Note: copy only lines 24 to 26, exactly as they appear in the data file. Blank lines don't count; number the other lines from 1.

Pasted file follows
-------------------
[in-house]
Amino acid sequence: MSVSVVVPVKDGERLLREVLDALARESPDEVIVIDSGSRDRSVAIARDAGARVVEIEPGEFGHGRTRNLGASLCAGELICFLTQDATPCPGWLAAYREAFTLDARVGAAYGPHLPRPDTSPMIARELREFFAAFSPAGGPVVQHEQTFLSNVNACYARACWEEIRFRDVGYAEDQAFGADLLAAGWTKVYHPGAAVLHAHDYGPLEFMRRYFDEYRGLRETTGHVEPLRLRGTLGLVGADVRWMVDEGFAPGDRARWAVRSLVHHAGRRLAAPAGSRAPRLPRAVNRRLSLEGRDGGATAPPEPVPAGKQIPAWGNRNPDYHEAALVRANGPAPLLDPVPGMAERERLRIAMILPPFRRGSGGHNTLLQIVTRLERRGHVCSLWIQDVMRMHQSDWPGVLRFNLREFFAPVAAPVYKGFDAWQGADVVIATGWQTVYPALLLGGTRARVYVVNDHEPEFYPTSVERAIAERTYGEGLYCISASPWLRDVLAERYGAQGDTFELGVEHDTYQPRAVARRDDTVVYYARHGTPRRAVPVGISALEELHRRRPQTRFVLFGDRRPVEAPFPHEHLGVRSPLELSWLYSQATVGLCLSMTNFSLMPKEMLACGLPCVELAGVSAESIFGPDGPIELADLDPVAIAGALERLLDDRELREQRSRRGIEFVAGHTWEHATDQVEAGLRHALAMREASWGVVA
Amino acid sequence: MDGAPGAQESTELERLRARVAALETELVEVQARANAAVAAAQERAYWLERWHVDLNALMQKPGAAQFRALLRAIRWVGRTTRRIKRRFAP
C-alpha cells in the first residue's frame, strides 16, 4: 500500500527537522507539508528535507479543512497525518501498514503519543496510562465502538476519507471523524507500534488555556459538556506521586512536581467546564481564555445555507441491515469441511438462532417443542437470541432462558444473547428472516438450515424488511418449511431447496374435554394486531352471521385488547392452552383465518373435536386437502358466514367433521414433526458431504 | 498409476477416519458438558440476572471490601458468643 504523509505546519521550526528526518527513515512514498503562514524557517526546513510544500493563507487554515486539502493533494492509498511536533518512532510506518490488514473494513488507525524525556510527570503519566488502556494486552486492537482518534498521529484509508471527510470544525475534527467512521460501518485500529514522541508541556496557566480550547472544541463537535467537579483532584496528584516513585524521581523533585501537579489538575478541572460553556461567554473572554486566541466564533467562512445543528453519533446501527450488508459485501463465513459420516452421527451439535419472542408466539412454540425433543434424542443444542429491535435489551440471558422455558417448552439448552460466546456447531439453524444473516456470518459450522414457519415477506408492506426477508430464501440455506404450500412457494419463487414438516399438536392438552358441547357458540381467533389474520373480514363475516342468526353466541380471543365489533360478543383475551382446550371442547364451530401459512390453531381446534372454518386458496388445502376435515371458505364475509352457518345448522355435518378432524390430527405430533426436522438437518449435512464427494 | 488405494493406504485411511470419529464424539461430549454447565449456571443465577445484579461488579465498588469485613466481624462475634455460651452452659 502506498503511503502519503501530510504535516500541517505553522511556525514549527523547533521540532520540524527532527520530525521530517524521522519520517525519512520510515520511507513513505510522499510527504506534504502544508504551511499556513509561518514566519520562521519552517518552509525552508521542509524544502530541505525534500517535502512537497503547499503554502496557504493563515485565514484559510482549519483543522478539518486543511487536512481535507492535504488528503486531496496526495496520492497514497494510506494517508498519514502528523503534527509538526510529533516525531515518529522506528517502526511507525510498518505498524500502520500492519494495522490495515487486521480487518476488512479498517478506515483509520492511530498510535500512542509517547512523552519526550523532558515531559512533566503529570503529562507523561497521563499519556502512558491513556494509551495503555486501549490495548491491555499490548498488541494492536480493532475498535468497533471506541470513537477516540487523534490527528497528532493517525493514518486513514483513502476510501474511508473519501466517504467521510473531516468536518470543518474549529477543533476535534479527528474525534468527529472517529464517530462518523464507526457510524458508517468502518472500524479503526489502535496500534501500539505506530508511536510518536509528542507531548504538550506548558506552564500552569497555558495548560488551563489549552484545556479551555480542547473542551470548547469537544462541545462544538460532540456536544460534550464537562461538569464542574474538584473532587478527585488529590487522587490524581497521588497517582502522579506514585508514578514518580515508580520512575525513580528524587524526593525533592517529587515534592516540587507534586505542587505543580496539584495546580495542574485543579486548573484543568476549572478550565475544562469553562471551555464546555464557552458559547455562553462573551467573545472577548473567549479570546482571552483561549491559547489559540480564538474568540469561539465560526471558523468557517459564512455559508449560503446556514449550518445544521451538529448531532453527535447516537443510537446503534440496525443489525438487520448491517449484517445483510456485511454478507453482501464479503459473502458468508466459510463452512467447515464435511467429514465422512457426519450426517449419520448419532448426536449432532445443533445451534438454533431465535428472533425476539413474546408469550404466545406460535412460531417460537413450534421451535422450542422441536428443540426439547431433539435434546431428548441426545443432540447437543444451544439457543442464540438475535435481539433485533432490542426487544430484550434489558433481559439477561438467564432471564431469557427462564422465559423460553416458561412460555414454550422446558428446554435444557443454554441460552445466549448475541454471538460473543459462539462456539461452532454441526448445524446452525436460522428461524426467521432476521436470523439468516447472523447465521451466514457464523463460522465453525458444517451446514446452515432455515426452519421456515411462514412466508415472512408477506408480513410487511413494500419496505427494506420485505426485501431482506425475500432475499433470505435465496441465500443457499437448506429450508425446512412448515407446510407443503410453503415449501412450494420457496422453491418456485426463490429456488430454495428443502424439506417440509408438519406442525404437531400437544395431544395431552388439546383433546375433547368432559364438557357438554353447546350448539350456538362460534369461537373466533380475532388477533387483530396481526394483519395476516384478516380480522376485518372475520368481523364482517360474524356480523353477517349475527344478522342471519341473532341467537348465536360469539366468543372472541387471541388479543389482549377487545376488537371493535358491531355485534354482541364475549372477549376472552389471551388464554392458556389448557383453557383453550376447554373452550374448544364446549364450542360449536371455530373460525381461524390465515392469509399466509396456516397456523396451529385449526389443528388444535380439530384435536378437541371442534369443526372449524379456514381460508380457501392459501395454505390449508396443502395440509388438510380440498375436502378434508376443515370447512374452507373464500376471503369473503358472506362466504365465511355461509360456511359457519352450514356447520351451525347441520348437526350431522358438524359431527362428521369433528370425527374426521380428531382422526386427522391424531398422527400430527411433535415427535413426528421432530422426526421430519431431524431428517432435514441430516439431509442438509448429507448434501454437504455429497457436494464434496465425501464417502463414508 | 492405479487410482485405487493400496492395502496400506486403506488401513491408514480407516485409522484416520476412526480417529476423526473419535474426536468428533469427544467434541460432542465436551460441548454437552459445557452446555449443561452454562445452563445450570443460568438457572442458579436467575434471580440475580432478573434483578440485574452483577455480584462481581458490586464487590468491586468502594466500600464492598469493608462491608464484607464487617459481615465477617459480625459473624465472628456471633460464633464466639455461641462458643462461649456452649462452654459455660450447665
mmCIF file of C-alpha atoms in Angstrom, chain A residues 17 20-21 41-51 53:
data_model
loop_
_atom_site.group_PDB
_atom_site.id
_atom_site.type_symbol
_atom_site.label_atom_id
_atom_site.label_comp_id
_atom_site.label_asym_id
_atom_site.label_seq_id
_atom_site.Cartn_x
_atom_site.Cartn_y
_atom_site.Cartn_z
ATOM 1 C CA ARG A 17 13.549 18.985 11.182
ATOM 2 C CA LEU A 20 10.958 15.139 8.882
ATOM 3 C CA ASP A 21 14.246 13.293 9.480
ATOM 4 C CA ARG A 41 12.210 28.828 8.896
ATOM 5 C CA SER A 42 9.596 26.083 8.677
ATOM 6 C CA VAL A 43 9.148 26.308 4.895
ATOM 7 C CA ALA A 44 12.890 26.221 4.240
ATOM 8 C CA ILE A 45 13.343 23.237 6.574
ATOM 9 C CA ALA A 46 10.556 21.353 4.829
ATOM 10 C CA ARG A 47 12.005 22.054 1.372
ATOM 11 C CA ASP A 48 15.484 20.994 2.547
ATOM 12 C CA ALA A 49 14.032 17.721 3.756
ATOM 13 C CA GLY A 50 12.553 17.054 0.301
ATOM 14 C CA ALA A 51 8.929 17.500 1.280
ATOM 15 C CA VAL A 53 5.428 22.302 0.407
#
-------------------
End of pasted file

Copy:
ATOM 7 C CA ALA A 44 12.890 26.221 4.240
ATOM 8 C CA ILE A 45 13.343 23.237 6.574
ATOM 9 C CA ALA A 46 10.556 21.353 4.829